Discuss the Competency approach to job analysis.
The competency based job analysis includes the following:
Identify the key competencies: (knowledge, skills, abilities, and behaviors) required to successfully perform the Most important (three or four is recommended) work activities. The relationship between the work activities and the competencies should be reasonable and clearly documented. Describe the competencies in a way that they may be used to assess candidates in the selection process and/or during a layoff This information may also be key in defending human resource decisions in the event of a challenge.
Examples of competencies:
- Knowledge of basic principles and procedures.
- Ability to read, understand, and follow written directions.
- Skill in operating a forklift.
- Facilitation skills ability to focus and direct group discussions.
- Decision-making skills ability to weigh options and foresee consequences of decisions.
Identify job readiness factors: as they relate to the context of the job. This includes:
- Mental and physical demands (e.g. frequently working under extreme stress, working at heights).
- Willingness issues (e.g. working with mentally ill patients/clients, working in a prison).
- Environmental factors (e.g. working outdoors regardless of weather, working in a smoke-free facility).
Job readiness factors may be highlighted on recruitment announcements, used as screens, and/or worked into the assessment process. The point at which job readiness factors are used to screen candidates in or out is important to consider. A factor that is a basic requirement of a position and has no room for reasonable accommodation or negotiation (e.g. working in a prison) is something that may be used to screen candidates up front.
Factors that do have room for reasonable accommodation or negotiation (certain physical demands), or are items related to “best fit” in a position are better included in the assessment process and/or mentioned on a recruitment announcement. Where job readiness factors are used should be logical and defensible in the event of a challenge. For the purpose of job analysis, it is good to document these factors for possible use in selection, as well as to note pertinent working conditions of the position.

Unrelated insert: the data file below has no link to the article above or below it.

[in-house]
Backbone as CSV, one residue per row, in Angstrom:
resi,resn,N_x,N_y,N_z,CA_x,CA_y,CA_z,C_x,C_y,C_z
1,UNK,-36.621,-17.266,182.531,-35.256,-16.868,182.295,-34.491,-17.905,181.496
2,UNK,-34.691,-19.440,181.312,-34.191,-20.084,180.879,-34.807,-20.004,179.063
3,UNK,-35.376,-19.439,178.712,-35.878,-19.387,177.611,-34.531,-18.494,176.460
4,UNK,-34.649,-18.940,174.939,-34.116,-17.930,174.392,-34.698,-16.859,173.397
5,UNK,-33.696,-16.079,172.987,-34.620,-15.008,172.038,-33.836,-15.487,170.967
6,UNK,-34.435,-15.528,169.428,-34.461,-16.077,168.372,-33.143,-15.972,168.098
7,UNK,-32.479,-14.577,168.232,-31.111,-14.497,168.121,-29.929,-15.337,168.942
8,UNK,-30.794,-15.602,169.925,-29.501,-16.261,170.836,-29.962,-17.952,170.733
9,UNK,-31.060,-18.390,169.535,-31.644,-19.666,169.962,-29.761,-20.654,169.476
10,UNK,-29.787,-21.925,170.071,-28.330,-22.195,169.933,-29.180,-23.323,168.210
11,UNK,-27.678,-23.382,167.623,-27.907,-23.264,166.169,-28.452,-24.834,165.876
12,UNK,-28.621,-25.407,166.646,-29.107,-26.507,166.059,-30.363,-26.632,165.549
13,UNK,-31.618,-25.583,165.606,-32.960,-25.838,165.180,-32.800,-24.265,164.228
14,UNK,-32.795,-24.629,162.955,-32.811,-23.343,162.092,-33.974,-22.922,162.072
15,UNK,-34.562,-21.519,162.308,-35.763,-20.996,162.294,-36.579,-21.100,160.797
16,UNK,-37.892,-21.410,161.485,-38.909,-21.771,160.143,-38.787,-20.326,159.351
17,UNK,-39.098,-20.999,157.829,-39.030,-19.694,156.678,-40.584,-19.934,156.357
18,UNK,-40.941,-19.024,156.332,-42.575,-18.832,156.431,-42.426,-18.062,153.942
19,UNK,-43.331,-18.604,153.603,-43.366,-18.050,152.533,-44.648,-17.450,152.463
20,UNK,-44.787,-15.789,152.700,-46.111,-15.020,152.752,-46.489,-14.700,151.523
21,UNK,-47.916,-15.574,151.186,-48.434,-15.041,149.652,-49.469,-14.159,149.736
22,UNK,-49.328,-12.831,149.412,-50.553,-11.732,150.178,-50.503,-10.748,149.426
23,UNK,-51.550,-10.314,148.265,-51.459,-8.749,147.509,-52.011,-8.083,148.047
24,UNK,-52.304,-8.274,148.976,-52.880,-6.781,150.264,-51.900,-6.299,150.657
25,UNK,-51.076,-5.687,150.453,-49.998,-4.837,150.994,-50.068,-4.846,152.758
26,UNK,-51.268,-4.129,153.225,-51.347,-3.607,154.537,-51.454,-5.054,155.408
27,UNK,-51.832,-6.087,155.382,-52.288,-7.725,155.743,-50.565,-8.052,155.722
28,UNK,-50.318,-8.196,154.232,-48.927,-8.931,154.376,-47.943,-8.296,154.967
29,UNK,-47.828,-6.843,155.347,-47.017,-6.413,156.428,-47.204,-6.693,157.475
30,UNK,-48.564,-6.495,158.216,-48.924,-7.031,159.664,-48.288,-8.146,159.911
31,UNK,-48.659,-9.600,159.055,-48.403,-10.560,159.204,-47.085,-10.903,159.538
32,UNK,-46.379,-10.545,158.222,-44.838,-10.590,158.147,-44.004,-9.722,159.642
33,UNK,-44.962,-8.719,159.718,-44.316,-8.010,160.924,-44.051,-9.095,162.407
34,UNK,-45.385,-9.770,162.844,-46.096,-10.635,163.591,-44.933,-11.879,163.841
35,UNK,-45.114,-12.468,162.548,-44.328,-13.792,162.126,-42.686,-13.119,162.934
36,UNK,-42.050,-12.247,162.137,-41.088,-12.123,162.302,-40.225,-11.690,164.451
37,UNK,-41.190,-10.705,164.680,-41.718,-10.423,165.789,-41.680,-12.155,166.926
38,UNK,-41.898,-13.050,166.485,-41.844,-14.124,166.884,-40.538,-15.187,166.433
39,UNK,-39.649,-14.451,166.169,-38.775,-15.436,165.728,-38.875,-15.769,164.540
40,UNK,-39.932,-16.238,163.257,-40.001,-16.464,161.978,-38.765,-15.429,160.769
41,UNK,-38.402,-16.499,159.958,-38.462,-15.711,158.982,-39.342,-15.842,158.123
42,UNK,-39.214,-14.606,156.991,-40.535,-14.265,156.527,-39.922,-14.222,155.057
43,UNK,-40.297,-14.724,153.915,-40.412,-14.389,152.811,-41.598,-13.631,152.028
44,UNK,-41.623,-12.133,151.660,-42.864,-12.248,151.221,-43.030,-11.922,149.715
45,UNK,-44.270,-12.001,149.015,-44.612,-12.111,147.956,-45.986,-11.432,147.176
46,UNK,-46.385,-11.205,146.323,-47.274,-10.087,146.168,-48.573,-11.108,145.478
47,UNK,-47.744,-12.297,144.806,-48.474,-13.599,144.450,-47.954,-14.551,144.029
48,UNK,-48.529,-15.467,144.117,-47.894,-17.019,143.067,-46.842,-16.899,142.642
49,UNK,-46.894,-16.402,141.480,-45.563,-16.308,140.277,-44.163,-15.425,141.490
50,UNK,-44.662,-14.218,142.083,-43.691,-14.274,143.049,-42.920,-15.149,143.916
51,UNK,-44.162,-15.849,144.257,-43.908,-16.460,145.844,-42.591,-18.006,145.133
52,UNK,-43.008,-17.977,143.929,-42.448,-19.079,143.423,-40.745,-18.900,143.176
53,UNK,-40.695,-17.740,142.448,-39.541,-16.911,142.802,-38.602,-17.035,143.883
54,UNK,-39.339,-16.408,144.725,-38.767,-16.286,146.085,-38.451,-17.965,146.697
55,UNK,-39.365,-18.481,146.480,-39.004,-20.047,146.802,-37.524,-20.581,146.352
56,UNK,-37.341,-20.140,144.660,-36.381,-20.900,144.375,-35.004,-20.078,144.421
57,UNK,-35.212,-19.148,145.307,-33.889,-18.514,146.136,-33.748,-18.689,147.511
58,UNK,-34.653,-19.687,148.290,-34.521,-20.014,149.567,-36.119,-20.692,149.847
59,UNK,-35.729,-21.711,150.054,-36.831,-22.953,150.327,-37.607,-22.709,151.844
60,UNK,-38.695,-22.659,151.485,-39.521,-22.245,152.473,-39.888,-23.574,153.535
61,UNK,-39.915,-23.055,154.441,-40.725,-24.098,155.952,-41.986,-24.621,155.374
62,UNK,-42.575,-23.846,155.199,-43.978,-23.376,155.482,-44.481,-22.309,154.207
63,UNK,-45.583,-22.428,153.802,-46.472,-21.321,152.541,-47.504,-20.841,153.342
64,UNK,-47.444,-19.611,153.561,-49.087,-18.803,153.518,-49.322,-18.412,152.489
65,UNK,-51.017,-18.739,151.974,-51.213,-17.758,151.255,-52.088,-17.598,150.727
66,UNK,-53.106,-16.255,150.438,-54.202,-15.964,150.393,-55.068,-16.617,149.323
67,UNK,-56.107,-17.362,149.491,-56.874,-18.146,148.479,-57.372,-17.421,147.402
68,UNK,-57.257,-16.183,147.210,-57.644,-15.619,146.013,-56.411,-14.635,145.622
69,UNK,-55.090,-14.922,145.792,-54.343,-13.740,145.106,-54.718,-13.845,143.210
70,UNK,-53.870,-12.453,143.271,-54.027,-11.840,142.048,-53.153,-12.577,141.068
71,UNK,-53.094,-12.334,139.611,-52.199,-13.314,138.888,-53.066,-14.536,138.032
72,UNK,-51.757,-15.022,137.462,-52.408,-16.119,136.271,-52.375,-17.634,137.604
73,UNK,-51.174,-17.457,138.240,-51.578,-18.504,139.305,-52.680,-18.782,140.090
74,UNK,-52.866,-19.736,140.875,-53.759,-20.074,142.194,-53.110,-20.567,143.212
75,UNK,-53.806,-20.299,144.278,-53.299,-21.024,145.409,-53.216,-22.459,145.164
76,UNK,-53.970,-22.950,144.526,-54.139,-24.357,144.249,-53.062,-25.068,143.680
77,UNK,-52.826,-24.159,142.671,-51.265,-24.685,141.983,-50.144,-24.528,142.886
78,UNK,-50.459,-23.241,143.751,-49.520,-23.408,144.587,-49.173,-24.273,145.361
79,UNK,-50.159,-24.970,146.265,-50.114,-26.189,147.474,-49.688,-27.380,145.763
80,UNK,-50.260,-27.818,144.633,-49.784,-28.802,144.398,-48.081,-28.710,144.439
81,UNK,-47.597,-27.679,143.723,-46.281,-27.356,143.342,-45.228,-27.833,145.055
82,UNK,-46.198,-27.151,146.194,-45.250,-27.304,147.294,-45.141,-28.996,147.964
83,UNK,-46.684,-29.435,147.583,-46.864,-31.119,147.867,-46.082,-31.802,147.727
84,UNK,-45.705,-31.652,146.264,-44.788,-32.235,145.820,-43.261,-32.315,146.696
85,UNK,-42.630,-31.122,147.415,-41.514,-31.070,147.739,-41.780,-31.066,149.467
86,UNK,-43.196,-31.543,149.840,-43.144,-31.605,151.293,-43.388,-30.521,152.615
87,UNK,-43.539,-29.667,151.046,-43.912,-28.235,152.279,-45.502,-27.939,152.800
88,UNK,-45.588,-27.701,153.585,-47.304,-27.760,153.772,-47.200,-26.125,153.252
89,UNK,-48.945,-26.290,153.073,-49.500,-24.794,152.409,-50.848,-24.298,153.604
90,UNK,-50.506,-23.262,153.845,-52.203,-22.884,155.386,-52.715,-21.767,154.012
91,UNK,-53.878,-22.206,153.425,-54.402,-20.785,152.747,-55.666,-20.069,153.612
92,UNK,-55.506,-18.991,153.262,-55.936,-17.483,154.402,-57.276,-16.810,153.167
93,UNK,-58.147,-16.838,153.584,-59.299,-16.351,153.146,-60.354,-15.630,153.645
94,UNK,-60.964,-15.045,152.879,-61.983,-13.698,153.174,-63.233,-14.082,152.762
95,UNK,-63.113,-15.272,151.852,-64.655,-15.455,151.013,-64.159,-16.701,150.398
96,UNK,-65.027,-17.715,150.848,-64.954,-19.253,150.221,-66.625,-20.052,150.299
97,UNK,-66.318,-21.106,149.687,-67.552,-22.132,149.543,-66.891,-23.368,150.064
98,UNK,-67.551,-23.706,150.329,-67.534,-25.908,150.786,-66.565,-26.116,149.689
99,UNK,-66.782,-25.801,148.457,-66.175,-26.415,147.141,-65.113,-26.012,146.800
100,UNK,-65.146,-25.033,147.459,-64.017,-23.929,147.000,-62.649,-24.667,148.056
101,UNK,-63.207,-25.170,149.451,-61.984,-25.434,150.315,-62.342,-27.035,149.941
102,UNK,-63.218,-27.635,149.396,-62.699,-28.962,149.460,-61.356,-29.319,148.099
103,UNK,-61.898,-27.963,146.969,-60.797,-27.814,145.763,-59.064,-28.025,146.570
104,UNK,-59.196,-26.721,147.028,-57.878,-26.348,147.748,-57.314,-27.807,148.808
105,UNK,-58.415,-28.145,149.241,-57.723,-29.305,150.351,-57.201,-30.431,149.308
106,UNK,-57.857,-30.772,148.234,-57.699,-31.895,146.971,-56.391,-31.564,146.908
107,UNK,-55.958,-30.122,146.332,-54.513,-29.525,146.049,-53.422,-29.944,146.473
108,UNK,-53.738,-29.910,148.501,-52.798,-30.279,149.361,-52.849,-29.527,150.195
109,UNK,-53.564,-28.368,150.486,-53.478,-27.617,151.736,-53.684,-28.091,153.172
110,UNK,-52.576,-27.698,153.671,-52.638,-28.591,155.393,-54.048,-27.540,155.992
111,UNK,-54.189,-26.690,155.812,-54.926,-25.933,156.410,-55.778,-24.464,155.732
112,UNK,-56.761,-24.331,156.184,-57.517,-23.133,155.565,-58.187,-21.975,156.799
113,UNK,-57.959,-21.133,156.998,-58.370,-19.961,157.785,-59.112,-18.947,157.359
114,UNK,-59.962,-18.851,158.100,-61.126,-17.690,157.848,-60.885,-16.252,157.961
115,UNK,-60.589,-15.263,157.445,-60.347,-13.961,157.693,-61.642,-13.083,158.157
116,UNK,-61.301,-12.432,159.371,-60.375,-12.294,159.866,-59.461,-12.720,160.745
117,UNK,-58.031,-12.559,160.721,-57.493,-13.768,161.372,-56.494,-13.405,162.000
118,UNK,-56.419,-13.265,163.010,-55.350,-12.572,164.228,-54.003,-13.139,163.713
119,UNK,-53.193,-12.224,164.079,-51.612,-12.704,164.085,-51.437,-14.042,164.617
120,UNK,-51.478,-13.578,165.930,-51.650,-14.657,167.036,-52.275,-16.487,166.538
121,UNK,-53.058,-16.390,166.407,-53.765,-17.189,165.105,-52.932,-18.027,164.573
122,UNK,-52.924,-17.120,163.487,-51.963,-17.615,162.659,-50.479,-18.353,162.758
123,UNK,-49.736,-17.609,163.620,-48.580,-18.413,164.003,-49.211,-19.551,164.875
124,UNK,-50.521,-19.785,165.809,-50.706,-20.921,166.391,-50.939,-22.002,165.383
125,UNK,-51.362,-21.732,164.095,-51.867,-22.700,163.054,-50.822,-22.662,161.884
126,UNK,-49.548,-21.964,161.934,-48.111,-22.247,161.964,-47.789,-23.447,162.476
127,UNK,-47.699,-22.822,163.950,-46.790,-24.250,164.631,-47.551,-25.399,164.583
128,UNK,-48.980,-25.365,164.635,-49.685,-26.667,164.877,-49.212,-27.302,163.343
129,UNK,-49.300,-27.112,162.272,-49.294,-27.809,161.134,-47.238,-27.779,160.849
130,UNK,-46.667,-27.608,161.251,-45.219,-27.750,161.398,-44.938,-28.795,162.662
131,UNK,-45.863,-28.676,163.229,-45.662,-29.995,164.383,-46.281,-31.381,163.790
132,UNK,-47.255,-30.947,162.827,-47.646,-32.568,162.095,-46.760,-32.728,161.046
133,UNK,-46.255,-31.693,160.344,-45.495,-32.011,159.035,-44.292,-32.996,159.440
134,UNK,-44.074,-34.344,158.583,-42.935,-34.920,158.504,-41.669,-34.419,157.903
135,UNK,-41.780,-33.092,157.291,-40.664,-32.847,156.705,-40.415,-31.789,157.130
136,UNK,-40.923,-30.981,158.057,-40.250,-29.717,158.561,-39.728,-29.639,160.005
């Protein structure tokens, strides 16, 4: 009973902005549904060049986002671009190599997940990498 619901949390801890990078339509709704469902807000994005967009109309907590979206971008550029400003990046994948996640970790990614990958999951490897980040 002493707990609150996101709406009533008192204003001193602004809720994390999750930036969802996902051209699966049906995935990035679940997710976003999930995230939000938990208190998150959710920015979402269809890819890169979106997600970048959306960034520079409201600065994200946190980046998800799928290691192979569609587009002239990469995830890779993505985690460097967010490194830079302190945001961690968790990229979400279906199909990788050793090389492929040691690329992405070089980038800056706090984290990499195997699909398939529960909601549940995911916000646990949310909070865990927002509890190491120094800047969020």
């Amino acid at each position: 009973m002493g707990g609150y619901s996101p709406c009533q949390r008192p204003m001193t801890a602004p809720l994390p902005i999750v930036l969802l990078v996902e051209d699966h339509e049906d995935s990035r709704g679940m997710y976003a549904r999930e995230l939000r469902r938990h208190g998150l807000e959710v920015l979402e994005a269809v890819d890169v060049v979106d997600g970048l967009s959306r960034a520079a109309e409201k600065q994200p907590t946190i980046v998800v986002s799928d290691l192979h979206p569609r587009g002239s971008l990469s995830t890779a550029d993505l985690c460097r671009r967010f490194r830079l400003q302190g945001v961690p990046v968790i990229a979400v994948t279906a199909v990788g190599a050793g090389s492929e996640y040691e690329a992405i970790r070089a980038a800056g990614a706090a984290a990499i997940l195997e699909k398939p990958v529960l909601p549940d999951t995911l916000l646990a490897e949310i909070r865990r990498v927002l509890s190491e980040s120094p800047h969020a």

Associate the competencies with qualifications and select the proficiency level needed: Qualifications are typically items that could be found on a resume or application, and that allow candidates to self-select their proficiency levels. Qualifications should indicate specific experiences, accomplishments, and/or credentials that are likely to reflect proficiency in the competencies identified. There may be several competencies associated with the same qualification, and vice versa. Qualifications may be selected from those available in the e-Recruit catalog and/or developed by organizations. Those developed by organizations maybe used in questionnaires to obtain position-specific information from candidates.
Associate the competencies with performance statements and select the proficiency level needed: Performance statements are typically behaviors observed and evaluated by someone other than the candidate. These statements should indicate measurable and observable outcomes or products of a competency. Core competencies (competencies required by all employees in an organization) should be listed in this portion of the job analysis.